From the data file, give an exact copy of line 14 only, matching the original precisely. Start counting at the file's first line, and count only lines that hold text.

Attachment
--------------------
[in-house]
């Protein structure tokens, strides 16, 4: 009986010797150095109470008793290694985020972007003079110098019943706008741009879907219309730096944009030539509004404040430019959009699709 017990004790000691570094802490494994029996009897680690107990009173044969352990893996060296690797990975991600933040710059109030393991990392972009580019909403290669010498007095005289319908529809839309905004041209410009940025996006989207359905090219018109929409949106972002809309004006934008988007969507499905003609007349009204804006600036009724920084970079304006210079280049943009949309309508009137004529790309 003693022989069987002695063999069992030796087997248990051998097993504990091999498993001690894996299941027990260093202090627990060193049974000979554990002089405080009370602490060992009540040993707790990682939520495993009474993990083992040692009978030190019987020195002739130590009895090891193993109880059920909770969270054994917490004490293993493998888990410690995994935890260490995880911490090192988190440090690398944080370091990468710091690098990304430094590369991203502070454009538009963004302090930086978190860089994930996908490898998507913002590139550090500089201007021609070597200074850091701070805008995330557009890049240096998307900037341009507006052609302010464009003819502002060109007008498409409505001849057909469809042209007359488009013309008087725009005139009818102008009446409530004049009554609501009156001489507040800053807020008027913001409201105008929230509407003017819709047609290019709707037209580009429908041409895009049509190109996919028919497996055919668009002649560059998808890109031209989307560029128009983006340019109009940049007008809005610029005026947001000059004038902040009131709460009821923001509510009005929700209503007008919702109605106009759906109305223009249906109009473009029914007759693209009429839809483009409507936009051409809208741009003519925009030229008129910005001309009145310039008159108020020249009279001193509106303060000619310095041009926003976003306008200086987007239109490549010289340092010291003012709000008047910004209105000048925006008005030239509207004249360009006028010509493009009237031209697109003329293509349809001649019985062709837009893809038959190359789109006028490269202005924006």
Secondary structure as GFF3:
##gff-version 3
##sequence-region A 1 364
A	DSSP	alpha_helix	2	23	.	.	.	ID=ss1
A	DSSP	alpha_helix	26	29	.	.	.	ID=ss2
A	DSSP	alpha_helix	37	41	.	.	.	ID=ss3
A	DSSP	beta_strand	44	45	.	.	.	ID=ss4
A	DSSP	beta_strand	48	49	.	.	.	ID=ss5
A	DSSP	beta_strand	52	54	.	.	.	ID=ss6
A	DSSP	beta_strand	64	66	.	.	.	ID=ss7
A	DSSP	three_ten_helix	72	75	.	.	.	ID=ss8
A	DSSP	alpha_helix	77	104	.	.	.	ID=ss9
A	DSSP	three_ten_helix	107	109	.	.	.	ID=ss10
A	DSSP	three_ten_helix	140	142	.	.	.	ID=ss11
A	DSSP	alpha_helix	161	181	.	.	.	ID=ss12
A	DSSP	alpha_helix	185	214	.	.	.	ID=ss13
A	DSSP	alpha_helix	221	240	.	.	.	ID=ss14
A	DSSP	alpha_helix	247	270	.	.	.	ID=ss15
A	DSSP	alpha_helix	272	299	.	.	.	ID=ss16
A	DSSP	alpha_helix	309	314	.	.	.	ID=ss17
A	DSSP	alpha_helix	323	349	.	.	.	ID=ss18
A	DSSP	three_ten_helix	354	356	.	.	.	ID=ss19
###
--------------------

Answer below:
A	DSSP	alpha_helix	77	104	.	.	.	ID=ss9